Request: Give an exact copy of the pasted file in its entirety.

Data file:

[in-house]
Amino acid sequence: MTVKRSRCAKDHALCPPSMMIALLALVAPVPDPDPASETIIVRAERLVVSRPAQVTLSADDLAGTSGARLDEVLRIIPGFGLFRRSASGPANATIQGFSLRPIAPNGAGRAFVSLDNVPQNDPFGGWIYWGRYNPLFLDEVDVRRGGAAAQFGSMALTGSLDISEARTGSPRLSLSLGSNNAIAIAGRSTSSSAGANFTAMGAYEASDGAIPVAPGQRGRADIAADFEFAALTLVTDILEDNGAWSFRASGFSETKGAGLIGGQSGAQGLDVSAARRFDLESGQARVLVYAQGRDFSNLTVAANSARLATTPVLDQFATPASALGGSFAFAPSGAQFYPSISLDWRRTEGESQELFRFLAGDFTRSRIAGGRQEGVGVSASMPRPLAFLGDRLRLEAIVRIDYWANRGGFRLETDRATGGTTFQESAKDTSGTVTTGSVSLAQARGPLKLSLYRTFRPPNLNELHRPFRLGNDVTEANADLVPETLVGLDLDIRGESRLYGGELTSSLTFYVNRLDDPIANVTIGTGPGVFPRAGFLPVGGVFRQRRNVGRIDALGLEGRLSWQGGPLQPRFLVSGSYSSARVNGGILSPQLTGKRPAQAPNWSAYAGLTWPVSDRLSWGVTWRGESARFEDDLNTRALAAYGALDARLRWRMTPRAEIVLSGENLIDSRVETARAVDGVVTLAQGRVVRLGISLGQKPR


[in-house]
Amino acid sequence: MTVKRSRCAKDHALCPPSMMIALLALVAPVPDPDPASETIIVRAERLVVSRPAQVTLSADDLAGTSGARLDEVLRIIPGFGLFRRSASGPANATIQGFSLRPIAPNGAGRAFVSLDNVPQNDPFGGWIYWGRYNPLFLDEVDVRRGGAAAQFGSMALTGSLDISEARTGSPRLSLSLGSNNAIAIAGRSTSSSAGANFTAMGAYEASDGAIPVAPGQRGRADIAADFEFAALTLVTDILEDNGAWSFRASGFSETKGAGLIGGQSGAQGLDVSAARRFDLESGQARVLVYAQGRDFSNLTVAANSARLATTPVLDQFATPASALGGSFAFAPSGAQFYPSISLDWRRTEGESQELFRFLAGDFTRSRIAGGRQEGVGVSASMPRPLAFLGDRLRLEAIVRIDYWANRGGFRLETDRATGGTTFQESAKDTSGTVTTGSVSLAQARGPLKLSLYRTFRPPNLNELHRPFRLGNDVTEANADLVPETLVGLDLDIRGESRLYGGELTSSLTFYVNRLDDPIANVTIGTGPGVFPRAGFLPVGGVFRQRRNVGRIDALGLEGRLSWQGGPLQPRFLVSGSYSSARVNGGILSPQLTGKRPAQAPNWSAYAGLTWPVSDRLSWGVTWRGESARFEDDLNTRALAAYGALDARLRWRMTPRAEIVLSGENLIDSRVETARAVDGVVTLAQGRVVRLGISLGQKPR